17) I have come to appreciate my family and my life situation more and more as time goes on.

18) Finding deep and abiding freedom, peace, and joy is of utmost importance to me, even if it hurts at first.

19) Many walls of pride have been burned down in different areas of my life, and that is exactly what I prayed would happen in January of 2017, well before PT school started. It has been a painful but very good process, and it never stops.

20) I think I’ve finally learned to try new things that are either neutral or good for me. Trying new things is not naturally my jam (see #16).

21) I can get close to running a half marathon if I don’t almost break my leg in the process.

22) I have learned how to have healthy confrontation and disagreement. I hate confrontation, but it can be extremely fruitful when done with respect, clarity, and charity.

23) It’s really nice to be in a class of people who want to help each other up the mountain.

24) Expect the unexpected.

25) Everyone always knows more than I do. I don’t mean that in a self-deprecating way, but in an honest way. There will always be something someone else knows that I do not know. There will always be something that I can learn from any given person, whether that’s intellectually, academically, spiritually, emotionally, experientially, or physically.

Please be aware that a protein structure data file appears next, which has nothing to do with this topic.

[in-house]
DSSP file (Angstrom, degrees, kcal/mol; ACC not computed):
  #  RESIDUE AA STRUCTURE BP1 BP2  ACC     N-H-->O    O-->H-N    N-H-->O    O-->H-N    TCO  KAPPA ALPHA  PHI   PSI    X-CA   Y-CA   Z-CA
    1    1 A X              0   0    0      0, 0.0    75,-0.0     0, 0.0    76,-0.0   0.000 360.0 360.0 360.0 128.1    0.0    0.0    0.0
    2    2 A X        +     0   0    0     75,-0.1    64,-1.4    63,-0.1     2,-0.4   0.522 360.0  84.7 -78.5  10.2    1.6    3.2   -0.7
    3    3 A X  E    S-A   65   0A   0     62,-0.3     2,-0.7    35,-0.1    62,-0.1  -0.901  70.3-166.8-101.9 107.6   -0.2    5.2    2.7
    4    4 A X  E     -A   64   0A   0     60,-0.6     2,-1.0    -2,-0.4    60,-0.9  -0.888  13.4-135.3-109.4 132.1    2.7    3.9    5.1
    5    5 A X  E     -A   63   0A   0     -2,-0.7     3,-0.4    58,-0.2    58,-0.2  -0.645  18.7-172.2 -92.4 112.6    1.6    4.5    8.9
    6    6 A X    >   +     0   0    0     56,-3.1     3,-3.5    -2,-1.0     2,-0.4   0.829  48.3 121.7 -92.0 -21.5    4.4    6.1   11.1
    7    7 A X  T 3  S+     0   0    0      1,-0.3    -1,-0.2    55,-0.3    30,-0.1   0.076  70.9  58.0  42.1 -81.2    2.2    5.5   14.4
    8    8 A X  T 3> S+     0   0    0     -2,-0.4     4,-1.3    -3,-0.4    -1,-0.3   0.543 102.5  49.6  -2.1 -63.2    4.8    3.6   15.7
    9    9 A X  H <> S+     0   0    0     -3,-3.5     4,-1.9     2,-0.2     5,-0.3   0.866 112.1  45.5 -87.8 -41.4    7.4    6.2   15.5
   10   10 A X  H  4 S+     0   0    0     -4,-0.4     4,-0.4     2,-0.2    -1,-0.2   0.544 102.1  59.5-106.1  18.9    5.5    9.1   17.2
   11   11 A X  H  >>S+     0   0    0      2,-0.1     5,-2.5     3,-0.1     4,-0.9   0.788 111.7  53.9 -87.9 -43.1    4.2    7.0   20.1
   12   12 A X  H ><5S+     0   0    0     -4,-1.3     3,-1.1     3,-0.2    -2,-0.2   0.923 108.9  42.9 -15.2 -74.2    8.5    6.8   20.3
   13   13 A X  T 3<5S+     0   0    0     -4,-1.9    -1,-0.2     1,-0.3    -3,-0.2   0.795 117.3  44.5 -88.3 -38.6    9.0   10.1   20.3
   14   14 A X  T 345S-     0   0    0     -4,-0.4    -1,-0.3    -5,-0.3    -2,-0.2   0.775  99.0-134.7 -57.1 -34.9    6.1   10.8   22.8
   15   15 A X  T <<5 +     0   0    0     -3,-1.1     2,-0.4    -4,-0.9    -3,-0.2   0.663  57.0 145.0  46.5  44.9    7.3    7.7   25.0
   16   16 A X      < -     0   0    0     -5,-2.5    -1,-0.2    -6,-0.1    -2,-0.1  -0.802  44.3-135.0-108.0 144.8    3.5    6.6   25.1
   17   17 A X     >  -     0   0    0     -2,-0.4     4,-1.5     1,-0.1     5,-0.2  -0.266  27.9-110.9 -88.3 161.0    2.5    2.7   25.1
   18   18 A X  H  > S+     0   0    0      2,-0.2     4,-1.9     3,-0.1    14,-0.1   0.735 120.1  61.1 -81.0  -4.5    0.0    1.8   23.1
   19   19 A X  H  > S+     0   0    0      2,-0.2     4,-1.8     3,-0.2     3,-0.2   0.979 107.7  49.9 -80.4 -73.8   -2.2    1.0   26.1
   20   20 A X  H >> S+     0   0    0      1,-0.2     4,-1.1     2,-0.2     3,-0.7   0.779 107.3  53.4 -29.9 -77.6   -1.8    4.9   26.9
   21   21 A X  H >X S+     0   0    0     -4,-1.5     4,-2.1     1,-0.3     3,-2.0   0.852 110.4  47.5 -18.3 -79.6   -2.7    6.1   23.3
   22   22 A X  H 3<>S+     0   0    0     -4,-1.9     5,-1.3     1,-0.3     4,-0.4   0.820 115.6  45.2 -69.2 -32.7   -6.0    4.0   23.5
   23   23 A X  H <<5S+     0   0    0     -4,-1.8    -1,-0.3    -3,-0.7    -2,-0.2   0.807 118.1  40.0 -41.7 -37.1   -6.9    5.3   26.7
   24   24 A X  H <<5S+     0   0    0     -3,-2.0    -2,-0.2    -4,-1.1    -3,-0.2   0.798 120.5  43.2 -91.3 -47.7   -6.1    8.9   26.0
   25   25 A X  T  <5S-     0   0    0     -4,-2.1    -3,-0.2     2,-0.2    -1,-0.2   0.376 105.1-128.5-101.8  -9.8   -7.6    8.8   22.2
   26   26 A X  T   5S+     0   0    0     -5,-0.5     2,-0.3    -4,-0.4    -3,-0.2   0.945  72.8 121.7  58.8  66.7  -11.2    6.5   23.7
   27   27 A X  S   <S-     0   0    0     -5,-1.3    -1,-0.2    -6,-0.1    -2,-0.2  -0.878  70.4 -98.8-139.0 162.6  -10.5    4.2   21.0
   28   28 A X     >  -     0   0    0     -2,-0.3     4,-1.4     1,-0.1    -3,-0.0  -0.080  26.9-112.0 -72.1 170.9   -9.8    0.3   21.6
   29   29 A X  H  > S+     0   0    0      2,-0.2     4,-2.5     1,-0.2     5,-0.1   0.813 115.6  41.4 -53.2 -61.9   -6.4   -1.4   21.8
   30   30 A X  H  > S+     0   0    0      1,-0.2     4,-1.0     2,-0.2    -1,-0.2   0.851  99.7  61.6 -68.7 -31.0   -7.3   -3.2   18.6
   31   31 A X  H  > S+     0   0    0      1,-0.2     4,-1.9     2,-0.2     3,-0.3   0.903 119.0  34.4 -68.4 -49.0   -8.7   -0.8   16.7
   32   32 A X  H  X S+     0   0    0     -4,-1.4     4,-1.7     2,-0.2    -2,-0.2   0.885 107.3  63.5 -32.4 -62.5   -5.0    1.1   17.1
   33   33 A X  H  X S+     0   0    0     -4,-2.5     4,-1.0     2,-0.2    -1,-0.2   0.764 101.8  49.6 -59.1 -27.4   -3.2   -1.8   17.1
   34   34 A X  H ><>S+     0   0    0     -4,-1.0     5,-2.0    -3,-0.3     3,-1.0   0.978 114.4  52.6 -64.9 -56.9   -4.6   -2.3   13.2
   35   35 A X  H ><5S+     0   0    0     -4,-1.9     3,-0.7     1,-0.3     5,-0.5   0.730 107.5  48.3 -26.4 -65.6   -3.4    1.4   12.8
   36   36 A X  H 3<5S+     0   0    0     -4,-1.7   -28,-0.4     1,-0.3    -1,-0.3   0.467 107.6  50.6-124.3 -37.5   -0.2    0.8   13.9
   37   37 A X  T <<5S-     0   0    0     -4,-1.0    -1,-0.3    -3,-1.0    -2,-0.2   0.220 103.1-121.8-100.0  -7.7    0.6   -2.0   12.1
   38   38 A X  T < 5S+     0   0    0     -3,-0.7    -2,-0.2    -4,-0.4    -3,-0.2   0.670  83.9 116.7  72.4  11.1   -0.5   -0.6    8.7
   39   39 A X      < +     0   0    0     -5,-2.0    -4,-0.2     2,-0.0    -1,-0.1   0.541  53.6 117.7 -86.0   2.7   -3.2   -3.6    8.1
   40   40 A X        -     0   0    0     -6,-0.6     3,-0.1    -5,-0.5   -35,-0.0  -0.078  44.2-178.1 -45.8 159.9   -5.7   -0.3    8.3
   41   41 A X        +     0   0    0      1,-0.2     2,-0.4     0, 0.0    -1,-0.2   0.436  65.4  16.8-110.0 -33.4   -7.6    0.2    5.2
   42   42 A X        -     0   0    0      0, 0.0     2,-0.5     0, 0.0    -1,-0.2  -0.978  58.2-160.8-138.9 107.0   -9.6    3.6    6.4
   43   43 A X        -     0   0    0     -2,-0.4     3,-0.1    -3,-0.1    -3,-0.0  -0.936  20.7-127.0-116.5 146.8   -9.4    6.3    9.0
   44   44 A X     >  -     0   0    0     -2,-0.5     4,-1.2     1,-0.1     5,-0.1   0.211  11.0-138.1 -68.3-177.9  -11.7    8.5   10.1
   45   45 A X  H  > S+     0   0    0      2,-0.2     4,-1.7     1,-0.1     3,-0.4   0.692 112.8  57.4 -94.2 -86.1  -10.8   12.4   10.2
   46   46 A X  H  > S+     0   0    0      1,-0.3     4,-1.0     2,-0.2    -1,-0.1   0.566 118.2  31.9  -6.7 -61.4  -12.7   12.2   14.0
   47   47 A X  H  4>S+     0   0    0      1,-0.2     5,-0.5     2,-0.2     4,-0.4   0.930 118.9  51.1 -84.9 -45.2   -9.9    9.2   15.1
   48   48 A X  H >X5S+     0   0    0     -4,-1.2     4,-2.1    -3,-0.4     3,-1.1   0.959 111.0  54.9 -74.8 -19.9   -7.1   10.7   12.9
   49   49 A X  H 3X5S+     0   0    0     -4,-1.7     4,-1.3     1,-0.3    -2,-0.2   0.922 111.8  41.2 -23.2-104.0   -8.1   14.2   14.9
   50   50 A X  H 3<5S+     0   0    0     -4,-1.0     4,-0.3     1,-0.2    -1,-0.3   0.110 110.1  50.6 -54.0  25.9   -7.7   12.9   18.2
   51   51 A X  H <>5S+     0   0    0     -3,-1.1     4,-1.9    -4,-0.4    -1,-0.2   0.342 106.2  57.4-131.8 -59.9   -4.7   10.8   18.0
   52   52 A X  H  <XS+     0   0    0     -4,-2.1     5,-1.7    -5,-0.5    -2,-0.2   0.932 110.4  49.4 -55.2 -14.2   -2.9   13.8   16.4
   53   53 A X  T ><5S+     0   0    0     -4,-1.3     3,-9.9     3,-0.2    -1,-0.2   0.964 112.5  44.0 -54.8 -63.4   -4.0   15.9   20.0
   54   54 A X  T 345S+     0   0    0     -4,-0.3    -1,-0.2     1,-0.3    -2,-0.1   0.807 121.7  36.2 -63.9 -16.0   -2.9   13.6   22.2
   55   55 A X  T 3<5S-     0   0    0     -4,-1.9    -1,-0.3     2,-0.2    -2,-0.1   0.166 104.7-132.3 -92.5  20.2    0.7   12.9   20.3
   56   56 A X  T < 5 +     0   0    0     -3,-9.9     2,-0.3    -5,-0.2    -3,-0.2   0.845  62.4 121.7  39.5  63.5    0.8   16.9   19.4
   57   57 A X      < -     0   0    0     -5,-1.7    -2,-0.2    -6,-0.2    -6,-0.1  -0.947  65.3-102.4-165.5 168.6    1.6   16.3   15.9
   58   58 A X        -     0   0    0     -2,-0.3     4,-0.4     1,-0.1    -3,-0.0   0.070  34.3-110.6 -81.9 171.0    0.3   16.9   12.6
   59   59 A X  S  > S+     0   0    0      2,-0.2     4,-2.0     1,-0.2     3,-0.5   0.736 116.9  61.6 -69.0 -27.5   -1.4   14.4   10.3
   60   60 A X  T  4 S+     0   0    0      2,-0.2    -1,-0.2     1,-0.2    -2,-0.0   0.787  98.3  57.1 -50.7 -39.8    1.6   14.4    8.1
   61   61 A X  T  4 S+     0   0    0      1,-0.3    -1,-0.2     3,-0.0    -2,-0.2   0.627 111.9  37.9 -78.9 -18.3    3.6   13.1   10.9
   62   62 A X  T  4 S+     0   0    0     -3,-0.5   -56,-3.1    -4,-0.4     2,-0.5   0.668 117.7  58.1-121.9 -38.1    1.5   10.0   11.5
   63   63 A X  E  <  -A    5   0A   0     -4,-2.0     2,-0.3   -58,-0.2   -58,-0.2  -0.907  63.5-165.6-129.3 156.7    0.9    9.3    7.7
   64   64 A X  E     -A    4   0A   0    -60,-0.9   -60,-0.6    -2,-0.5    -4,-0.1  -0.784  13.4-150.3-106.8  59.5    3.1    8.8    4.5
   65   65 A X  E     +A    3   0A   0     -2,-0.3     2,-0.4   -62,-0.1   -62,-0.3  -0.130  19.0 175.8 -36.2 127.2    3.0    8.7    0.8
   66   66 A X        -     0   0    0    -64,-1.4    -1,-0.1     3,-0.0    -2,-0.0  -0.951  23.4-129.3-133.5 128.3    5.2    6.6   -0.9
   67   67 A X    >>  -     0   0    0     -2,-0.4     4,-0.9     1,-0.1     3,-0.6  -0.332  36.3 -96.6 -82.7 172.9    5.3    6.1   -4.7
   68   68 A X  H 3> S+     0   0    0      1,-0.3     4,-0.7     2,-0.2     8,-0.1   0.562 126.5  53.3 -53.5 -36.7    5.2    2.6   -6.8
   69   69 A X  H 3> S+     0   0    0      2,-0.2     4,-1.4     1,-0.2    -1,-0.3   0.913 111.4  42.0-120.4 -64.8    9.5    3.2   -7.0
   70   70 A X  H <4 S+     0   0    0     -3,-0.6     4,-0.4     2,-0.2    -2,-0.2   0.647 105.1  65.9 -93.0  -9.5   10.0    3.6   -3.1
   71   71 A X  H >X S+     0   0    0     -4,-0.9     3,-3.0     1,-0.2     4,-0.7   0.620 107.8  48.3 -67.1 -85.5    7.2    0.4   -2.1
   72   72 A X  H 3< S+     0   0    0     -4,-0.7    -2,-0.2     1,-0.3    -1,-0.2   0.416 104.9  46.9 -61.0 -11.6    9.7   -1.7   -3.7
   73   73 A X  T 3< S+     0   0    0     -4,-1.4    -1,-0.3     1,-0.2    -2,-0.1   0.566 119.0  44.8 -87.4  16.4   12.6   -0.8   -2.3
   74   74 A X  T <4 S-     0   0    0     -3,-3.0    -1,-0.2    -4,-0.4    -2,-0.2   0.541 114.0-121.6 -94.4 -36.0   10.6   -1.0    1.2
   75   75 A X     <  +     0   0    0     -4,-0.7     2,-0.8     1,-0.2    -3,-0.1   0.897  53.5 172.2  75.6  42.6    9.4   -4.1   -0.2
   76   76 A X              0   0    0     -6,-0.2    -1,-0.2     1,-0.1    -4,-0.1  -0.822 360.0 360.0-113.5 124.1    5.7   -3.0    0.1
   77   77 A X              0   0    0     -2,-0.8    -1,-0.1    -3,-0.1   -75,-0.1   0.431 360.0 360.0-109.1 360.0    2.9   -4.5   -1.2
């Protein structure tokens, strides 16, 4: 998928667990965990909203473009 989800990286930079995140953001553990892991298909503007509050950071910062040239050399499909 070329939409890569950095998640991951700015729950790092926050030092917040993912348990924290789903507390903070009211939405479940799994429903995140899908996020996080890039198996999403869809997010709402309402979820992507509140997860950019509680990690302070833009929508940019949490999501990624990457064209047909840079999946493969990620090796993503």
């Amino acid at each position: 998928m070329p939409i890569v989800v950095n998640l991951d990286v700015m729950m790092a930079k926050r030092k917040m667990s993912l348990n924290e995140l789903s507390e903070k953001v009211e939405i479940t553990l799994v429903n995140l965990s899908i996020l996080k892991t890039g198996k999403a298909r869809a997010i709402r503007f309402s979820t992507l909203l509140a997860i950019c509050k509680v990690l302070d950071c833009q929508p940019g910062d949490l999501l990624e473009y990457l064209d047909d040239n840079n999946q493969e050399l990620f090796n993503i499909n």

our first Christmas / holiday season together as a PT cohort 🙂

25 is enough. It’s late now and, like I said, the answer is sleep and prayer. The true list of great and small things I’ve learned is inexhaustible, because the fruits of my experience in DPT school will continue to appear throughout my life.

There is nothing but gratitude and joy looking back at these last three years. Good grief is an appropriate phrase to describe it.

Thank you to all who made this possible, and thank YOU for reading along throughout this journey. I appreciate you.

A Routine For Now

You’d think with all this quarantine time I’d be blogging a lot more.

To be very honest, I haven’t had much motivation to blog. Not because I don’t love this space, but I think because I’ve been praying and processing through many different things. What I have in me to share is either super boring or deeper and more personal than I’m willing to share at this time.

I also just don’t really know what my life, your life, our life is anymore.

Just kidding, that’s so dramatic. It’s the kind of thing I exclaim when I’m tired but also want a cookie at 11pm (aka now?).